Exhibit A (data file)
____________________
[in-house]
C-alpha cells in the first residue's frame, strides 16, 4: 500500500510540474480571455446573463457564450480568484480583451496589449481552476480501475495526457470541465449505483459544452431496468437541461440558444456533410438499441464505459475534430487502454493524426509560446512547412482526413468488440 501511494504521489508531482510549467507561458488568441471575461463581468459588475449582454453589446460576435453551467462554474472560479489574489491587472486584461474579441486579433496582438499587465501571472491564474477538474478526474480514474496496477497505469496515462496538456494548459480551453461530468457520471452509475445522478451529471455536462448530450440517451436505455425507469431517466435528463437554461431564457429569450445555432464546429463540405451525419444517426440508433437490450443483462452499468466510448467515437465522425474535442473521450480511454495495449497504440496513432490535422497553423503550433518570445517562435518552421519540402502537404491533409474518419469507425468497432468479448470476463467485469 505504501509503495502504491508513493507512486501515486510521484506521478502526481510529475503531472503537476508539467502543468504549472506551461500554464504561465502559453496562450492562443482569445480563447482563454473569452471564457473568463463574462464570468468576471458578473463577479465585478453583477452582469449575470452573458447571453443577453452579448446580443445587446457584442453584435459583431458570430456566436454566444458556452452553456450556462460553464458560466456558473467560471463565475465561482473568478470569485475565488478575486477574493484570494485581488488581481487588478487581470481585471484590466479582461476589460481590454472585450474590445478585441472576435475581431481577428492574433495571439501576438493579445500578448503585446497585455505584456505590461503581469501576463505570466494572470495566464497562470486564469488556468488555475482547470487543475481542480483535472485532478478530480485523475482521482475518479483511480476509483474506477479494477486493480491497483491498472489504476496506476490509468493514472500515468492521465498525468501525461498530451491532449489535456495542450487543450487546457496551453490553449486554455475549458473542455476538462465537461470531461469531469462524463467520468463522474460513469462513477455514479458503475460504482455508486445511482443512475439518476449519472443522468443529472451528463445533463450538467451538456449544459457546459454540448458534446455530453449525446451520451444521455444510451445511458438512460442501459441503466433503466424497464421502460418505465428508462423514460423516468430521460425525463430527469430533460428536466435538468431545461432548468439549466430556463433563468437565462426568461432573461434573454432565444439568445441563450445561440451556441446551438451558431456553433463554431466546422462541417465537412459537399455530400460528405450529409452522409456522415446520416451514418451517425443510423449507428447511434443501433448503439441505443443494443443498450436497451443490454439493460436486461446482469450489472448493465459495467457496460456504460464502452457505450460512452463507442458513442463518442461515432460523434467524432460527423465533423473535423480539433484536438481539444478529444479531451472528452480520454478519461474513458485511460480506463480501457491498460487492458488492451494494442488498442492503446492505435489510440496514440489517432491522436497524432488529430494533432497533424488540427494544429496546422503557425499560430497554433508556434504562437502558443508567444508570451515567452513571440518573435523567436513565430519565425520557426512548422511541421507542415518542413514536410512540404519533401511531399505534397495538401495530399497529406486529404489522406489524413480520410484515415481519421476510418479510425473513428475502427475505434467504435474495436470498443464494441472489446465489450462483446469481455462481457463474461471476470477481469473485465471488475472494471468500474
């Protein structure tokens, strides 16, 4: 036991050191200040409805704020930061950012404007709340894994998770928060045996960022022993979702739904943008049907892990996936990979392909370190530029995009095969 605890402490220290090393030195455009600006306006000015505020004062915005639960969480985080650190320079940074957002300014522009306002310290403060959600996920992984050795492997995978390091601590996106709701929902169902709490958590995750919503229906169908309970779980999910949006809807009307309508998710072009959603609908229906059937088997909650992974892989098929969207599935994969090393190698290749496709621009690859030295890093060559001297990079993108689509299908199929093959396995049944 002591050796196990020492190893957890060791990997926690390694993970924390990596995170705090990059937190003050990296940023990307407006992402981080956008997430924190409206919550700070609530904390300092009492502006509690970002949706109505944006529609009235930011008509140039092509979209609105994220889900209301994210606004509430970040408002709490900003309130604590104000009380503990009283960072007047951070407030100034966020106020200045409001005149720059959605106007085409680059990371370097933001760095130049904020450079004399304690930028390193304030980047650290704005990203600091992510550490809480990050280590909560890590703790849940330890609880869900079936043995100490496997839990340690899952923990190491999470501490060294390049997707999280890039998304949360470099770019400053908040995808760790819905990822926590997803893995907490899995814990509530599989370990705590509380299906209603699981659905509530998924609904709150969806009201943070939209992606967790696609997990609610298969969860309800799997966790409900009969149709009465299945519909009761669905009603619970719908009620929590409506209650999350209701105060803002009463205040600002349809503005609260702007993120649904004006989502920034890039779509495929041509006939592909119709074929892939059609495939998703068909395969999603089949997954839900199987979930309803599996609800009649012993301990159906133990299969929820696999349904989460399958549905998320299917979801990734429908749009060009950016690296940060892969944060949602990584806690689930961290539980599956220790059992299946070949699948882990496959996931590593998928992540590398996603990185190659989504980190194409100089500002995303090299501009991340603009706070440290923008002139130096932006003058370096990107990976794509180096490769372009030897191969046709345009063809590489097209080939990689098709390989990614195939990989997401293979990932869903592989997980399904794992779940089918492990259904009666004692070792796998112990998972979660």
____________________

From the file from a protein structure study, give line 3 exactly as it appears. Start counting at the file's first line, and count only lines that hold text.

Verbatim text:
């Protein structure tokens, strides 16, 4: 036991050191200040409805704020930061950012404007709340894994998770928060045996960022022993979702739904943008049907892990996936990979392909370190530029995009095969 605890402490220290090393030195455009600006306006000015505020004062915005639960969480985080650190320079940074957002300014522009306002310290403060959600996920992984050795492997995978390091601590996106709701929902169902709490958590995750919503229906169908309970779980999910949006809807009307309508998710072009959603609908229906059937088997909650992974892989098929969207599935994969090393190698290749496709621009690859030295890093060559001297990079993108689509299908199929093959396995049944 002591050796196990020492190893957890060791990997926690390694993970924390990596995170705090990059937190003050990296940023990307407006992402981080956008997430924190409206919550700070609530904390300092009492502006509690970002949706109505944006529609009235930011008509140039092509979209609105994220889900209301994210606004509430970040408002709490900003309130604590104000009380503990009283960072007047951070407030100034966020106020200045409001005149720059959605106007085409680059990371370097933001760095130049904020450079004399304690930028390193304030980047650290704005990203600091992510550490809480990050280590909560890590703790849940330890609880869900079936043995100490496997839990340690899952923990190491999470501490060294390049997707999280890039998304949360470099770019400053908040995808760790819905990822926590997803893995907490899995814990509530599989370990705590509380299906209603699981659905509530998924609904709150969806009201943070939209992606967790696609997990609610298969969860309800799997966790409900009969149709009465299945519909009761669905009603619970719908009620929590409506209650999350209701105060803002009463205040600002349809503005609260702007993120649904004006989502920034890039779509495929041509006939592909119709074929892939059609495939998703068909395969999603089949997954839900199987979930309803599996609800009649012993301990159906133990299969929820696999349904989460399958549905998320299917979801990734429908749009060009950016690296940060892969944060949602990584806690689930961290539980599956220790059992299946070949699948882990496959996931590593998928992540590398996603990185190659989504980190194409100089500002995303090299501009991340603009706070440290923008002139130096932006003058370096990107990976794509180096490769372009030897191969046709345009063809590489097209080939990689098709390989990614195939990989997401293979990932869903592989997980399904794992779940089918492990259904009666004692070792796998112990998972979660």